- Markets have recovered strongly in the past week or so. Ominously, however, interest rate expectations are tracking up and down with markets but overall still seem to be on an upwards trajectory.
- Just as lower interest rates were a boon for asset prices, higher rates represent a turning of the financial tide and, as Warren Buffet has pointed out, that is when we see who has been swimming naked.
- Quantitative easing (QE) has undoubtedly floated all boats including, we think, the trend towards passive investing via ETF’s. If this is the start of the unwind then clients need to make sure their eggs are not in the same basket of assets that benefited from these ‘unconventional policies’ seen over the last 10 years. That requires some lateral thinking as it tuns out stocks, houses and bonds were all in the same basket.
Are Markets The Chicken Or The Egg?
Markets have recovered much of their losses from October, which will have reassured many clients. That was probably because interest rate expectations started to ease in October (lower cost of money and borrowing will support asset prices). You could also say that long-term interest rates started to ease because markets were down (the market started seeing weakness in the global economy and equity markets which might slow the Fed’s path to higher rates). That is the nature of the late cycle, low interest rate and interest rate sensitive environment we now live in. Looking forward long-term interest rates are already starting to drift up and the results of the mid-term elections in the US will probably exert more upward pressure rather than less. The main reason is that a Democrat controlled Congress means that the path of least resistance could well be bipartisan support of greater government spending, especially on infrastructure. It may also take some political pressure off the Fed.
That is mixed news for markets but bad news for Australian house owners. Amidst the headlines about what the ‘powers that be’ in Australia ‘must’ do to stop a potential housing rout, it is worth reflecting that both the RBA and APRA did not wish the housing market higher during the last decade. Quite the opposite. Instead, a sluggish economy, ultra low European, Japanese and US rates and an already very strong currency has kept local rates arguably too low for the local housing market. That’s the rate part, or in interest rate parlance the price impact of rates. There is also the quantity side - the reversal of QE (Quantitative Tightening or what is now being called QT) is the US Fed selling back many of the bonds that they bought during and after the GFC. That entails less Dollars in the world and essentially a reduction in US Dollar liquidity. This is putting pressure on emerging markets, especially China, and their trading partners.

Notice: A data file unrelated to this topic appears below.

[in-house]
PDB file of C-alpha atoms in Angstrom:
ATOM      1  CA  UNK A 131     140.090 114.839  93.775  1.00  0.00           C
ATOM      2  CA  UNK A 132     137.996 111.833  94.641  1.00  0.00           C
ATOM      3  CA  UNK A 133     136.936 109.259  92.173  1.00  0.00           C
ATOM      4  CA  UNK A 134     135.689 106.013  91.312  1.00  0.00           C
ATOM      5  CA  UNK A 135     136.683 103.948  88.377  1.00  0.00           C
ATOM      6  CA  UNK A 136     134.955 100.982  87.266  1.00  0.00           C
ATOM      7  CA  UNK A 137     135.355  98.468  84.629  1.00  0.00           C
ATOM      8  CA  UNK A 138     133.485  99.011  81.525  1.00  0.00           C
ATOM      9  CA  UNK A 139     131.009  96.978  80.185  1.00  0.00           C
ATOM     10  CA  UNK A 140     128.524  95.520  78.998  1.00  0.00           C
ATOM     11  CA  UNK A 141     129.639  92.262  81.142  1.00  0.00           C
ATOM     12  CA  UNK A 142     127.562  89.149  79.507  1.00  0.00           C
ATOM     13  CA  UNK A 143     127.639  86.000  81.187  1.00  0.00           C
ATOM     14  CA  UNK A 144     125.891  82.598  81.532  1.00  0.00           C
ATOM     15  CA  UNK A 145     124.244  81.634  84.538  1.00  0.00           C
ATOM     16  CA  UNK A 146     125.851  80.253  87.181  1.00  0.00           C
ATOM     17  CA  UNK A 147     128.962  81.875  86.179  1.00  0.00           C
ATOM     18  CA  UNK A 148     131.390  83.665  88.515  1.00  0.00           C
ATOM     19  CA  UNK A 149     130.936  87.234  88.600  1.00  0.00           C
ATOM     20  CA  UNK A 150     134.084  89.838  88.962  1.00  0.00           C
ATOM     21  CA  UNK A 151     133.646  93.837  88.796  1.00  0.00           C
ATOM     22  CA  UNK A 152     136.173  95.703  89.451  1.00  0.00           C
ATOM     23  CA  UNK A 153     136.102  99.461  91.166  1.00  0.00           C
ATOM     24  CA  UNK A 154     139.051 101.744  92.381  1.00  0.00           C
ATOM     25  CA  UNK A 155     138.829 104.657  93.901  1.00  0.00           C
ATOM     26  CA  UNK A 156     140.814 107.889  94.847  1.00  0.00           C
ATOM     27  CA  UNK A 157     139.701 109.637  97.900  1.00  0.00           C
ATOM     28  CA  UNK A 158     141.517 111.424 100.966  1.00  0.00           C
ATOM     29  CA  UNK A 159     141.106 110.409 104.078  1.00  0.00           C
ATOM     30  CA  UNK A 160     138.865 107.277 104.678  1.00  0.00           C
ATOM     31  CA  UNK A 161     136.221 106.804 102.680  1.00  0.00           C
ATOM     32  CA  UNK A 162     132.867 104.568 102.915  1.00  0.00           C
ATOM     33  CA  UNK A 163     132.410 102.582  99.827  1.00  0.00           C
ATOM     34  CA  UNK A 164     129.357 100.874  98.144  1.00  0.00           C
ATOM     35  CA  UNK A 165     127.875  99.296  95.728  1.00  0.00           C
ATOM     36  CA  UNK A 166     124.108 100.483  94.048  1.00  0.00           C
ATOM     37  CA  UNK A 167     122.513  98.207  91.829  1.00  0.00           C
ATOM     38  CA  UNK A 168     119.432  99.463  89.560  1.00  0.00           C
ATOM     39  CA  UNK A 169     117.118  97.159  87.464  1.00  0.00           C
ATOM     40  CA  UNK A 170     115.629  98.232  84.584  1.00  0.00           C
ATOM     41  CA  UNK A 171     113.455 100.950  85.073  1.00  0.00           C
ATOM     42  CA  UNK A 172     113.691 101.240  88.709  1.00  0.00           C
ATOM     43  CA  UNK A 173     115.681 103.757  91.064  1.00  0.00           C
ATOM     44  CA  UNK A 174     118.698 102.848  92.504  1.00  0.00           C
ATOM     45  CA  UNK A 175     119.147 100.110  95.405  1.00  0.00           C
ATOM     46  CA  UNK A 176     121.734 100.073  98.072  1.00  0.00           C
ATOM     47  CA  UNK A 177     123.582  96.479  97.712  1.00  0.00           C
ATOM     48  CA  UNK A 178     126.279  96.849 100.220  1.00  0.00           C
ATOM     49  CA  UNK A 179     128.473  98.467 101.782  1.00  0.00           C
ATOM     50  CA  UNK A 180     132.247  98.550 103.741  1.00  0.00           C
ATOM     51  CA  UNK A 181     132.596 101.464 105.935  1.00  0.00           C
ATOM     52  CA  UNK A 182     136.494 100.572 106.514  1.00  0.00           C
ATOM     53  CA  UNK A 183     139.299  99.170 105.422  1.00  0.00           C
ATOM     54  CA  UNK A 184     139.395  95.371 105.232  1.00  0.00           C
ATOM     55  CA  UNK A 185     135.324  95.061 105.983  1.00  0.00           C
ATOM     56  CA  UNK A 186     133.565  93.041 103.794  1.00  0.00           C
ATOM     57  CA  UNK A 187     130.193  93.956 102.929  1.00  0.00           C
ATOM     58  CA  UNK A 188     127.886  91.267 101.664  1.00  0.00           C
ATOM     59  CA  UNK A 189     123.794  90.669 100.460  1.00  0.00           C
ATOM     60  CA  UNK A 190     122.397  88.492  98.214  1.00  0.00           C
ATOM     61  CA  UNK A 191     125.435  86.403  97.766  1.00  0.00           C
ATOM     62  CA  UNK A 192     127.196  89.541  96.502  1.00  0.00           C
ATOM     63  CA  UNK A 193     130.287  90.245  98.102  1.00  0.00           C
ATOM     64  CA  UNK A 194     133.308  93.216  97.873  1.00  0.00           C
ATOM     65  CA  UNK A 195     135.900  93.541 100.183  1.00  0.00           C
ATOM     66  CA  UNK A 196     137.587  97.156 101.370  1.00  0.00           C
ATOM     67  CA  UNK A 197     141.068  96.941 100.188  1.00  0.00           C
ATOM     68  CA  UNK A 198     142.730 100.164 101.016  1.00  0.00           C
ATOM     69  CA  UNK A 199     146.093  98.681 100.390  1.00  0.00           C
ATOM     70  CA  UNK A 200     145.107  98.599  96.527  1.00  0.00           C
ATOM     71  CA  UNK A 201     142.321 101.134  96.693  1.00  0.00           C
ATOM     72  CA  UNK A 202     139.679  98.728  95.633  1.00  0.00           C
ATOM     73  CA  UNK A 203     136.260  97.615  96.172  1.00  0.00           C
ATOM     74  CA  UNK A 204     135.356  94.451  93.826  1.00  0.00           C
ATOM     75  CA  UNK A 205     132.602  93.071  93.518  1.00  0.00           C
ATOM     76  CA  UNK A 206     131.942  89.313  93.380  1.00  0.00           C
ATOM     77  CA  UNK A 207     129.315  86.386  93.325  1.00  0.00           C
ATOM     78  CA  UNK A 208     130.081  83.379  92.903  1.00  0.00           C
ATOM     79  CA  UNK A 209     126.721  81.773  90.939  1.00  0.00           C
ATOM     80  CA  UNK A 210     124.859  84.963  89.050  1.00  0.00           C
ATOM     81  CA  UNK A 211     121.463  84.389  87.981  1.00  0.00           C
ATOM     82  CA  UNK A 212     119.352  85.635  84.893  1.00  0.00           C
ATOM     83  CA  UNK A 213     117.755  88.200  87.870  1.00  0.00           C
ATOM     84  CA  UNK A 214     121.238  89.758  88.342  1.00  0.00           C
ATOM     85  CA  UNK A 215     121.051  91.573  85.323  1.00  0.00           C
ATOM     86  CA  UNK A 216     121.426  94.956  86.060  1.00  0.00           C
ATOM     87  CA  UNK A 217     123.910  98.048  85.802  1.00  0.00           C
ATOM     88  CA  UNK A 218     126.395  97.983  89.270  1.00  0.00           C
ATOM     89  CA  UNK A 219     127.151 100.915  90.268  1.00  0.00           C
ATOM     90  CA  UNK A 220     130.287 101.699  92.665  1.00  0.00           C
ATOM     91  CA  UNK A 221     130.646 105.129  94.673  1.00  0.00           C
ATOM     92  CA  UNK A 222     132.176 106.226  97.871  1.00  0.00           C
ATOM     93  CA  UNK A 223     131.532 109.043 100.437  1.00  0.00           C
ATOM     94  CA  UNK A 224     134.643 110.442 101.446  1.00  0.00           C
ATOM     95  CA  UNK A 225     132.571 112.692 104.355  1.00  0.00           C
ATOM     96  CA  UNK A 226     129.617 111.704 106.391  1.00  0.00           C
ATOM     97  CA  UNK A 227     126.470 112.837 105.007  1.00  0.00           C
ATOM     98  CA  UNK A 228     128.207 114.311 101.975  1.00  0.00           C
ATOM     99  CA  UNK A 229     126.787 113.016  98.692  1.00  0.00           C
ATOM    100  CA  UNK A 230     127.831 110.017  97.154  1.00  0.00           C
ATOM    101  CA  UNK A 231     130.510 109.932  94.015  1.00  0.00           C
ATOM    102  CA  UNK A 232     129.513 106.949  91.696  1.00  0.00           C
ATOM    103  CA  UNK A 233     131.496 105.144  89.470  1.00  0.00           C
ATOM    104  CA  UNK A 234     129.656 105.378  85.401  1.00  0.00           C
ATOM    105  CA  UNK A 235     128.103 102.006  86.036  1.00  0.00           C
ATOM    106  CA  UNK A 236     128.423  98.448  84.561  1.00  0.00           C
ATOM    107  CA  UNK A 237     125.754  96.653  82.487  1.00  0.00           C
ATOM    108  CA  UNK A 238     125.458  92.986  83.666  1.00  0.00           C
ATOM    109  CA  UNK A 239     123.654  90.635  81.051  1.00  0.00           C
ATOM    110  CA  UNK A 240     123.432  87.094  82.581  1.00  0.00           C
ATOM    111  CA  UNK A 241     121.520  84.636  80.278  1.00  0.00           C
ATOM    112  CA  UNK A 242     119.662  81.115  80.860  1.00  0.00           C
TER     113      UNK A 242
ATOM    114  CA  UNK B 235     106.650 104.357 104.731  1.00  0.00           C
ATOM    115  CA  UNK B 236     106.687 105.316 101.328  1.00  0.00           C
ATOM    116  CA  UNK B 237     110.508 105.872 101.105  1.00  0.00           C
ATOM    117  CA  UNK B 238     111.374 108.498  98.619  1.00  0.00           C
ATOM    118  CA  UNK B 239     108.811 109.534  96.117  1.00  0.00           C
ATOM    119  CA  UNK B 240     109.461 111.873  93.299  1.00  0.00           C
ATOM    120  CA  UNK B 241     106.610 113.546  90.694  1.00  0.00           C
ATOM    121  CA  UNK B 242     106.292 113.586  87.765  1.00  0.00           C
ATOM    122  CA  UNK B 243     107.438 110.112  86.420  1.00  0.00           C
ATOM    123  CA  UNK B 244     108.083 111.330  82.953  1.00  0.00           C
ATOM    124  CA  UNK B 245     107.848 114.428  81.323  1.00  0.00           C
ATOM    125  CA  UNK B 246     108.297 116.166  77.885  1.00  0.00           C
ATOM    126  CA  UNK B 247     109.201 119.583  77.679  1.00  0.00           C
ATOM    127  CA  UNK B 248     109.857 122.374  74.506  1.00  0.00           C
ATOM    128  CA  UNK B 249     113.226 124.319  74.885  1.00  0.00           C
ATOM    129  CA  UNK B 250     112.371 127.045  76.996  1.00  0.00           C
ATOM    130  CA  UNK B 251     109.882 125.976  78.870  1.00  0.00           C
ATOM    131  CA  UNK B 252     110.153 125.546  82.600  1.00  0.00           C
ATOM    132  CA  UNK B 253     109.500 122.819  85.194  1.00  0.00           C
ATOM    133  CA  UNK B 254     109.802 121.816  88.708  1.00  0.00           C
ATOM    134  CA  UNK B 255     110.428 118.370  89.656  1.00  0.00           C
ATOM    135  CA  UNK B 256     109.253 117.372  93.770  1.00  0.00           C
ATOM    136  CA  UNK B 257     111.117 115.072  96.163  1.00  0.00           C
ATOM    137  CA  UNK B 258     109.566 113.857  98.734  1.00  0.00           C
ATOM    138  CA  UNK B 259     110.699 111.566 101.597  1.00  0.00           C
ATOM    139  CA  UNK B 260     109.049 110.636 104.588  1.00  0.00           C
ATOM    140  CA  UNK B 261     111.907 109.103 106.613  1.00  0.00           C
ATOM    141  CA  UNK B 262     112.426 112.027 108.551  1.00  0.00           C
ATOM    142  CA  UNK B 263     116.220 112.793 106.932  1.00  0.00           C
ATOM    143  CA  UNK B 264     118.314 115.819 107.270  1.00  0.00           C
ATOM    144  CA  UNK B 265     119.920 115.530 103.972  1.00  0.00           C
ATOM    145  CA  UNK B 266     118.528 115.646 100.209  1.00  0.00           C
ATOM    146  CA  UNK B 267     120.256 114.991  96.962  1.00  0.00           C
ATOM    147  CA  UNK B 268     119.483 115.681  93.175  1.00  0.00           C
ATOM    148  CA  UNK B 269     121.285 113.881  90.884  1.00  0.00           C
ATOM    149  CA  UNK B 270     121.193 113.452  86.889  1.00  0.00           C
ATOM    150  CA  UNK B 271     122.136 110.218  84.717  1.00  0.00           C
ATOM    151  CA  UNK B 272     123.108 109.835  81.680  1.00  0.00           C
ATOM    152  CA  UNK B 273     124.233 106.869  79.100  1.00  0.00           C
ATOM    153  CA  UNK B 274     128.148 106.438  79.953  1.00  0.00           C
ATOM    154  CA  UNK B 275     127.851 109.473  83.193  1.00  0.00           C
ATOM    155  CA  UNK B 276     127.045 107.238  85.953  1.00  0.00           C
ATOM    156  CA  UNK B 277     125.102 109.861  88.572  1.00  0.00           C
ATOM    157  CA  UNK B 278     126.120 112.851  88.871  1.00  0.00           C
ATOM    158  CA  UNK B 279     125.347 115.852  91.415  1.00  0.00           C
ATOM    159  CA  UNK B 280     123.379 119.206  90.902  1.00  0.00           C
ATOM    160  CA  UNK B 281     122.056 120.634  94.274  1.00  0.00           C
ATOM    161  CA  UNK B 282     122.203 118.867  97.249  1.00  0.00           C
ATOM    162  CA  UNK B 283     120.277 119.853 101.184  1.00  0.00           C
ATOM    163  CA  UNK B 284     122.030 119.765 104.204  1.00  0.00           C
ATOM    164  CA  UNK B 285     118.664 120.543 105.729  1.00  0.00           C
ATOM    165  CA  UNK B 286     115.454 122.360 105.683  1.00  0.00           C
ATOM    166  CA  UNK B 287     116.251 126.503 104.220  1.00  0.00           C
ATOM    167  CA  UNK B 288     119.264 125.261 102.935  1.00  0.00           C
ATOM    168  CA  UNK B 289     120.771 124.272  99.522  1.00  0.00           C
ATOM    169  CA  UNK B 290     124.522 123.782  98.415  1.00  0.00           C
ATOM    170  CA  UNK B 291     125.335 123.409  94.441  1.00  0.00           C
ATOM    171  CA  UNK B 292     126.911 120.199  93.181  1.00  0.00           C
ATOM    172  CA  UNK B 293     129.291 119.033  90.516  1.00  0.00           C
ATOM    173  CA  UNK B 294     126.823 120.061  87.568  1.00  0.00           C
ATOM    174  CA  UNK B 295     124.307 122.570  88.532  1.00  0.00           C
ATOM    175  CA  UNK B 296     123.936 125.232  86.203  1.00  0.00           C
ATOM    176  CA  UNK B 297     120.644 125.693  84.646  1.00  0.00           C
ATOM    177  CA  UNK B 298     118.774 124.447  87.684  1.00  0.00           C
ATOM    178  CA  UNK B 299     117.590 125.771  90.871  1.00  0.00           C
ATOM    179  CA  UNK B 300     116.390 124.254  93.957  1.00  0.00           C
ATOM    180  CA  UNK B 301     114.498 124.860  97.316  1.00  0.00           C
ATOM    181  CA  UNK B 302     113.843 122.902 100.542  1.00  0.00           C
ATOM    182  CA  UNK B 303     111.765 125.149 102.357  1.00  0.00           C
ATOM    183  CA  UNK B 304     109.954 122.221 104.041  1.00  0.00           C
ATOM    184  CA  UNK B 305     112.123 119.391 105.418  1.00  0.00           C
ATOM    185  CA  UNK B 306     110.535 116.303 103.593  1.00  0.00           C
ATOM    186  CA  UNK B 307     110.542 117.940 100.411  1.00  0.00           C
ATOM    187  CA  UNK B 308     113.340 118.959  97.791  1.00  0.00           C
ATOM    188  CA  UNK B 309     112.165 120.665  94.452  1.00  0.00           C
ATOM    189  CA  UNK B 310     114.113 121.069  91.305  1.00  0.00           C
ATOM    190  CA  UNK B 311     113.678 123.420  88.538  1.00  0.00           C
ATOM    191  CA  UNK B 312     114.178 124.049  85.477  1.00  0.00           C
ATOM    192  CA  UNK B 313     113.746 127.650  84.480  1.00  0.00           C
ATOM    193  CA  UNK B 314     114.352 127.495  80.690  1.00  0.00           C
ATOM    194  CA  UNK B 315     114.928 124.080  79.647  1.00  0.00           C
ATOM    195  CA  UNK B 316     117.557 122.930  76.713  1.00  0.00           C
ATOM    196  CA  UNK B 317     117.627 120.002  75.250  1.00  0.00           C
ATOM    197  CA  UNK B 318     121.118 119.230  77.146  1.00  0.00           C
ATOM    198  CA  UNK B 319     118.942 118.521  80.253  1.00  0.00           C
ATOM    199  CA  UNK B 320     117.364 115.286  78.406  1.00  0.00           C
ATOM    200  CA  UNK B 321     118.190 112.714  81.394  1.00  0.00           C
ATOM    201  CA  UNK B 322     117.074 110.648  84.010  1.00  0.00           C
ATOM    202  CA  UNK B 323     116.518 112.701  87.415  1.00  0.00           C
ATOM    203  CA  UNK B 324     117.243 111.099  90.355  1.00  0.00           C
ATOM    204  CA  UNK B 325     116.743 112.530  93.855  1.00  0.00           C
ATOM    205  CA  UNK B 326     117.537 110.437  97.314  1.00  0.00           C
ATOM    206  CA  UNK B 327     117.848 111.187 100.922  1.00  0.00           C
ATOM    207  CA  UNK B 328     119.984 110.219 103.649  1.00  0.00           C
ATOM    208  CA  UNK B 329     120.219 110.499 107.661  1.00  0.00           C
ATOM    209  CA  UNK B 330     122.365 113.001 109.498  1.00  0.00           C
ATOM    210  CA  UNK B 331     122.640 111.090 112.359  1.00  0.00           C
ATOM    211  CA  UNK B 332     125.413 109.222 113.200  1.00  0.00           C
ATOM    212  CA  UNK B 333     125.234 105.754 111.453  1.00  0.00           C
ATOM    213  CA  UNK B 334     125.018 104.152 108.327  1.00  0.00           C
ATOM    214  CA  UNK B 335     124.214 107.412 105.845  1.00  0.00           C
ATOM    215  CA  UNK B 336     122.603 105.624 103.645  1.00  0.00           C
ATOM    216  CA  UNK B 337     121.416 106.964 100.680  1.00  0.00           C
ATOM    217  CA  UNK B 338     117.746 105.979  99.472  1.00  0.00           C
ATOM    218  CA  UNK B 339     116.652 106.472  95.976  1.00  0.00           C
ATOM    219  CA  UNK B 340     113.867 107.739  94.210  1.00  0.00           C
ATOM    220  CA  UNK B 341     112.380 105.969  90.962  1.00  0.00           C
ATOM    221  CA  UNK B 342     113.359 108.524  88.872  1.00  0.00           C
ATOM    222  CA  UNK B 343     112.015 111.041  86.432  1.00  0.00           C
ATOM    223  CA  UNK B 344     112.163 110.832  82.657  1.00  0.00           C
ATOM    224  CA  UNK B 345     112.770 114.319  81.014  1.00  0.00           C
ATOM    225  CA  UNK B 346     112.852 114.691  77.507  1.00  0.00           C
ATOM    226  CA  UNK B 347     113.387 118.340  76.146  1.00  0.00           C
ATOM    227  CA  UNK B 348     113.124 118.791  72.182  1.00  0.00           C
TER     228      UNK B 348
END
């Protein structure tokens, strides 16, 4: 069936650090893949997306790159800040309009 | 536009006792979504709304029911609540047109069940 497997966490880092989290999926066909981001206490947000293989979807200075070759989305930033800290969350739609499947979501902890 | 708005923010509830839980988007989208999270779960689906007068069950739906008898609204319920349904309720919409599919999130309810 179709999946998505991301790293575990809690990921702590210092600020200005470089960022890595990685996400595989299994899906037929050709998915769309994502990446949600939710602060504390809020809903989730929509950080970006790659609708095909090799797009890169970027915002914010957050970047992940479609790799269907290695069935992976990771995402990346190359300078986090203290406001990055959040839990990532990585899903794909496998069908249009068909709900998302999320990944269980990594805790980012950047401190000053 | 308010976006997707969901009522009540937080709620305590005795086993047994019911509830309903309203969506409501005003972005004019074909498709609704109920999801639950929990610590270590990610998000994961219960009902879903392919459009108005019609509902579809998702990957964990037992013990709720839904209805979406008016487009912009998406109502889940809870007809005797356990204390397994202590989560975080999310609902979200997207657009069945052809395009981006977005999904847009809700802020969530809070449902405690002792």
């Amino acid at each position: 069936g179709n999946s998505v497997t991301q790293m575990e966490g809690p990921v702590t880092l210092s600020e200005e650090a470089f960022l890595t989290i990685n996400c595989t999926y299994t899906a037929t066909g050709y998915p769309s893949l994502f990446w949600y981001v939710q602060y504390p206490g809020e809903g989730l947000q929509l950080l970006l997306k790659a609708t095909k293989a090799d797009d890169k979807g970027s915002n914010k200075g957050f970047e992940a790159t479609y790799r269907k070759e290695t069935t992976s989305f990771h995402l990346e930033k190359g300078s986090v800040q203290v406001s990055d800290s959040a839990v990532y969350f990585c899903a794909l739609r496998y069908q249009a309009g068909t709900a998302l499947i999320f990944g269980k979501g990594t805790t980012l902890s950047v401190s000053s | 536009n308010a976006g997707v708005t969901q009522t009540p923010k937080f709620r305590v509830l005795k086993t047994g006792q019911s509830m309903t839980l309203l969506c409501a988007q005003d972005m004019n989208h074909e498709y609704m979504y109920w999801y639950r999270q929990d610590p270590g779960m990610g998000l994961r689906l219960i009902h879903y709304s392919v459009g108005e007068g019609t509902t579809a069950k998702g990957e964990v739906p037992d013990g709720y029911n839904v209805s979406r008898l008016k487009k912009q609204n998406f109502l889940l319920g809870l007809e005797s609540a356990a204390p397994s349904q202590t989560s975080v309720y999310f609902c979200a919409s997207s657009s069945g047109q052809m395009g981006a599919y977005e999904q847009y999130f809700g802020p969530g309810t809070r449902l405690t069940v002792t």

That is one reason why the highly indebted Chinese economy is showing signs of stress and it may also be why Australian rates are apparently even more sensitive to the US economy than US rates right now. More than ever we are a small price taker in a highly interconnected global financial system and in that sense Australian housing can be seen as a leveraged bet on the forces that drove lower rates. If that tied has turned then individuals might want to do some stress testing of their overall asset portfolio bearing in mind that they might have more eggs in the QE basket than they might have realised.
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